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      Starring Sacha Baron Cohen, Ken Davitian, and Pamela Anderson. In English, Hebrew, Armenian,and Romanian. Rated 14A.

      In what was possibly the best SCTV episode ever, the disreputable station was hijacked by Soviet network CCCP1, which mixed programs like What Fits Into Russia? and Tibor’s Tractor with a steady drumbeat of anti-Uzbek PSAs (“Who’s draining the lifeblood of the people? Uzbeks”).

      Who knows what the citizens of the Central Asian country Uzbekistan did to incur the wrath of a fictional Politburo? And no one, other than Sacha Baron Cohen, can fully understand why the Kazakh get the same treatment, only worse, at the hands of the man who created Ali G and the gay French race-car driver in last summer’s Talladega Nights: The Ballad of Ricky Bobby. But Cohen, abetted by director Larry Charles, who helped write and produce Seinfeld and Curb Your Enthusiasm, makes a meal of Borat Sagdiyev, a profoundly ignorant, deeply sexist, and determinedly anti-Semitic news reporter from Kazakhstan who nonetheless projects a kind of appealing, and appalling, innocence.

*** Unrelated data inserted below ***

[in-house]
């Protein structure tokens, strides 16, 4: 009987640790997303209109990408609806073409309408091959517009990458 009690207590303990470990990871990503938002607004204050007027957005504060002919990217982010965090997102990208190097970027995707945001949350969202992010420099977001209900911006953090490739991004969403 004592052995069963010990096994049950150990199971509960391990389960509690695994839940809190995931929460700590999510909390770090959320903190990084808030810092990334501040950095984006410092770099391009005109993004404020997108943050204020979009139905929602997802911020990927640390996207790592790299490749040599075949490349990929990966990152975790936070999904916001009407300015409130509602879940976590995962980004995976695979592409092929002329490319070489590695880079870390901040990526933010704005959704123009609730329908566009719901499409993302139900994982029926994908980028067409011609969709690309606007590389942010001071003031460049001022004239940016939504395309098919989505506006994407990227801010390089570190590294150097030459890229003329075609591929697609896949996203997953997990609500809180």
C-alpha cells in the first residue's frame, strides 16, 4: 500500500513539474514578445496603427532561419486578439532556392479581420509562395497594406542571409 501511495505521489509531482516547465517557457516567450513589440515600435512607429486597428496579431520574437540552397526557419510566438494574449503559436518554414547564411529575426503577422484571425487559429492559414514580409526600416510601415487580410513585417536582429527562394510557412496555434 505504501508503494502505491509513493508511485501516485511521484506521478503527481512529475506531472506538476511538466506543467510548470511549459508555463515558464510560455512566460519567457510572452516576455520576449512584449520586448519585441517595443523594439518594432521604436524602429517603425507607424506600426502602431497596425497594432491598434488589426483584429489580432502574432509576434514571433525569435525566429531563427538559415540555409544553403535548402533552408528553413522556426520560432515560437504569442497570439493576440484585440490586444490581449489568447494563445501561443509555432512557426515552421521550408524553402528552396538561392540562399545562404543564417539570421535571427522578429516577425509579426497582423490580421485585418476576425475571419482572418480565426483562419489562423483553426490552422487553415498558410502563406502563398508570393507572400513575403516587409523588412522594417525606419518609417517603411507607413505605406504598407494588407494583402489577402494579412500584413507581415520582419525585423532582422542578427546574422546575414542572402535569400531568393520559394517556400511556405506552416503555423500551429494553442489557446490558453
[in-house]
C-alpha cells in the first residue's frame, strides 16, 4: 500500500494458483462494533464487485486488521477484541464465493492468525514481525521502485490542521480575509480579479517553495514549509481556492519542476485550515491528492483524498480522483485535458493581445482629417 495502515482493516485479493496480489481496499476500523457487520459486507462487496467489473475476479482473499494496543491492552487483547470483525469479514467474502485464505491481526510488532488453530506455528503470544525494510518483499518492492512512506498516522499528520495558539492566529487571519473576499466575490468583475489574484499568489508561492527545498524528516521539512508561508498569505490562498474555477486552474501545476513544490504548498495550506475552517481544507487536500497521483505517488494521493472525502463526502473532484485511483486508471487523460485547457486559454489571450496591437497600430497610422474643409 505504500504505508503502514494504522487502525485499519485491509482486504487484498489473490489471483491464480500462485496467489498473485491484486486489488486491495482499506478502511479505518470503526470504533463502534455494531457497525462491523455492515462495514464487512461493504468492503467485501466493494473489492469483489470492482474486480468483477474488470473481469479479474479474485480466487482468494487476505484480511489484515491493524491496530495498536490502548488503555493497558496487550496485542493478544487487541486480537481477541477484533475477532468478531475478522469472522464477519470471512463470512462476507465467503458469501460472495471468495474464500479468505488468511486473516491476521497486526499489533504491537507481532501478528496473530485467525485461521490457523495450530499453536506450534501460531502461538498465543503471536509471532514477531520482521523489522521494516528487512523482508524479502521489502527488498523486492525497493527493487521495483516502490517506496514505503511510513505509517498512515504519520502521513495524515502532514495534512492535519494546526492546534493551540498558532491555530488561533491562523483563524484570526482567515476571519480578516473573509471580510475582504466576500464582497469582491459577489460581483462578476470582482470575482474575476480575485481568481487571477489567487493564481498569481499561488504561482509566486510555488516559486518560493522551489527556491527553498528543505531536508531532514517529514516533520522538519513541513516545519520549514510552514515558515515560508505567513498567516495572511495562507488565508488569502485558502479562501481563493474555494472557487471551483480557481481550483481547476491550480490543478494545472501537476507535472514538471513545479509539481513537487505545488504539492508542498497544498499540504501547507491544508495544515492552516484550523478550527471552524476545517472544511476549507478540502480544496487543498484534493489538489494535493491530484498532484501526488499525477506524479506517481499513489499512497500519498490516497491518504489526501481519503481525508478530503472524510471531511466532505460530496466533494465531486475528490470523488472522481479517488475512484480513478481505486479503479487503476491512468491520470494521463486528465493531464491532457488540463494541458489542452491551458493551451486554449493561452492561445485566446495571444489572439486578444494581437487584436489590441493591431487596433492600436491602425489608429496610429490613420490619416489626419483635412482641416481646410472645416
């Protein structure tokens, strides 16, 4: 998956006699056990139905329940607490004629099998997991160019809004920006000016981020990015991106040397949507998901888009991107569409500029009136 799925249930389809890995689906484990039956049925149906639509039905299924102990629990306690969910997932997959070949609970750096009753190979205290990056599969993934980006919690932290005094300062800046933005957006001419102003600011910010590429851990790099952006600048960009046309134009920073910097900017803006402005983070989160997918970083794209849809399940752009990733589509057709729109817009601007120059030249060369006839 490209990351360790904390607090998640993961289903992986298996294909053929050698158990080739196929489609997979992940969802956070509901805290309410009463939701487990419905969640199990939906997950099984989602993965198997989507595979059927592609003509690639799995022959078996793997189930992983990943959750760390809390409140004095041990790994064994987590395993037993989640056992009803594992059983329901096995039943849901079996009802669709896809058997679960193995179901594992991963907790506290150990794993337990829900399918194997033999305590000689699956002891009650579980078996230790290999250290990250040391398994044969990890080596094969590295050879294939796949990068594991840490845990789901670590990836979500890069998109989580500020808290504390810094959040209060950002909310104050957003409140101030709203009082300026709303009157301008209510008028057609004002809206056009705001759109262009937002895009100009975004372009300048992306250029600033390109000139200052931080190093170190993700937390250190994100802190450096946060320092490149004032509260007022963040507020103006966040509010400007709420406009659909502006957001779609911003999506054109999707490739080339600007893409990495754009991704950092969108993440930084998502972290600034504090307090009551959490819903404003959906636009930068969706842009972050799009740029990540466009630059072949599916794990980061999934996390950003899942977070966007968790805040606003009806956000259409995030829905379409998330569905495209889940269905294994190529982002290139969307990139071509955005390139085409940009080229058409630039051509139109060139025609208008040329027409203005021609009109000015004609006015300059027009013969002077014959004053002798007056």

Borat’s mission here is slightly more complicated than in his self-contained bits on Da Ali G Show. According to the film, in some other countries the title reads: Borat: Cultural Learnings of America for Make Benefit Glorious Nation of Kazakhstan, and who can argue with that? So although we don’t get to see him enjoining rednecks to sing along with that old country-and-eastern hit “Throw the Jew Down the Well”, or marvelling at women being allowed to vote, there is a distinct through line as he heads west from New York City to find Pamela Anderson and make her his bride.

      Along the way, accompanied at times by bearlike producer Azamat Bagatov (American actor Ken Davitian) and at other times by an actual bear, he has plenty of memorable encounters with Americans. Sometimes he is fully clothed.

      Highlights include etiquette lessons followed by a visit with genteel southerners who discover how little Borat understands about indoor plumbing, and his gallant attempt to sing the national anthem at a Virginia rodeo. Initially, the rural types cheer his presong declaration of fealty to George W. Bush and his “war of terror”, but by the time he’s exhorting the compassionate conservatives to “drink the blood of every man, woman, and child in Iraq”, well, they’re not sure they want to go quite that far.

      Most of Cohen’s humour is subversive in that manner; it’s a comedy of discomfort, and he undermines your resistance to his social satire through shock and disorientation. Sometimes it appears that there’s no base instinct to which he won’t succumb; I mean, it’s difficult to read much complexity into his inclination to let a fat man shove his scrotum in our ignorant hero’s mustachioed face. Clearly, he will do anything to make you laugh, and there is something strangely liberating about that—even if he risks liberating your lunch in the process.